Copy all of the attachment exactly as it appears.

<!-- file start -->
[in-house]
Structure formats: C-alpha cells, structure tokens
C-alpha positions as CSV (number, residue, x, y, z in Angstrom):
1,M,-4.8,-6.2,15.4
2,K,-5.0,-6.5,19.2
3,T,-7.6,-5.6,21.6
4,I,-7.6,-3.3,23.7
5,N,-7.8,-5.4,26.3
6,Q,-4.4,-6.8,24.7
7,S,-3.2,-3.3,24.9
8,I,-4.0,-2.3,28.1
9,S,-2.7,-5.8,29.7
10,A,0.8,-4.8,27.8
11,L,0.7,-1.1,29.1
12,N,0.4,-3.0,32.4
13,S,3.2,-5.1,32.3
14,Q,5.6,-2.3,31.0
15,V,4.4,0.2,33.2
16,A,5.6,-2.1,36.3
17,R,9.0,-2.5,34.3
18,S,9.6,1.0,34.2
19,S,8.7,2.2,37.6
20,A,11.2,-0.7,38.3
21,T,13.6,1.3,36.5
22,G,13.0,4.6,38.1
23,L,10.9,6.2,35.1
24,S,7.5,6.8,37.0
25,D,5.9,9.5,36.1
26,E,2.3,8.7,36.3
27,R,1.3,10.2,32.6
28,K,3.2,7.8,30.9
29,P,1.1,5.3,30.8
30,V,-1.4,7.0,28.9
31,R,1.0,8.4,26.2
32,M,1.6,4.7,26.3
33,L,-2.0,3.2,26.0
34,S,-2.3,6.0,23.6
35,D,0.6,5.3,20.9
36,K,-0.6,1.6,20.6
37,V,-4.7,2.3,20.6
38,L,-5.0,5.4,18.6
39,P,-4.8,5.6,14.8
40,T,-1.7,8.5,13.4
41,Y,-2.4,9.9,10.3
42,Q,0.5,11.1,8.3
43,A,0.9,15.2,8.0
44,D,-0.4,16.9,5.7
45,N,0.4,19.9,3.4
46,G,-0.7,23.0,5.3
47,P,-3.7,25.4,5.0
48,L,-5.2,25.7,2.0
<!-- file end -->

[in-house]
Structure formats: C-alpha cells, structure tokens
C-alpha positions as CSV (number, residue, x, y, z in Angstrom):
1,M,-4.8,-6.2,15.4
2,K,-5.0,-6.5,19.2
3,T,-7.6,-5.6,21.6
4,I,-7.6,-3.3,23.7
5,N,-7.8,-5.4,26.3
6,Q,-4.4,-6.8,24.7
7,S,-3.2,-3.3,24.9
8,I,-4.0,-2.3,28.1
9,S,-2.7,-5.8,29.7
10,A,0.8,-4.8,27.8
11,L,0.7,-1.1,29.1
12,N,0.4,-3.0,32.4
13,S,3.2,-5.1,32.3
14,Q,5.6,-2.3,31.0
15,V,4.4,0.2,33.2
16,A,5.6,-2.1,36.3
17,R,9.0,-2.5,34.3
18,S,9.6,1.0,34.2
19,S,8.7,2.2,37.6
20,A,11.2,-0.7,38.3
21,T,13.6,1.3,36.5
22,G,13.0,4.6,38.1
23,L,10.9,6.2,35.1
24,S,7.5,6.8,37.0
25,D,5.9,9.5,36.1
26,E,2.3,8.7,36.3
27,R,1.3,10.2,32.6
28,K,3.2,7.8,30.9
29,P,1.1,5.3,30.8
30,V,-1.4,7.0,28.9
31,R,1.0,8.4,26.2
32,M,1.6,4.7,26.3
33,L,-2.0,3.2,26.0
34,S,-2.3,6.0,23.6
35,D,0.6,5.3,20.9
36,K,-0.6,1.6,20.6
37,V,-4.7,2.3,20.6
38,L,-5.0,5.4,18.6
39,P,-4.8,5.6,14.8
40,T,-1.7,8.5,13.4
41,Y,-2.4,9.9,10.3
42,Q,0.5,11.1,8.3
43,A,0.9,15.2,8.0
44,D,-0.4,16.9,5.7
45,N,0.4,19.9,3.4
46,G,-0.7,23.0,5.3
47,P,-3.7,25.4,5.0
48,L,-5.2,25.7,2.0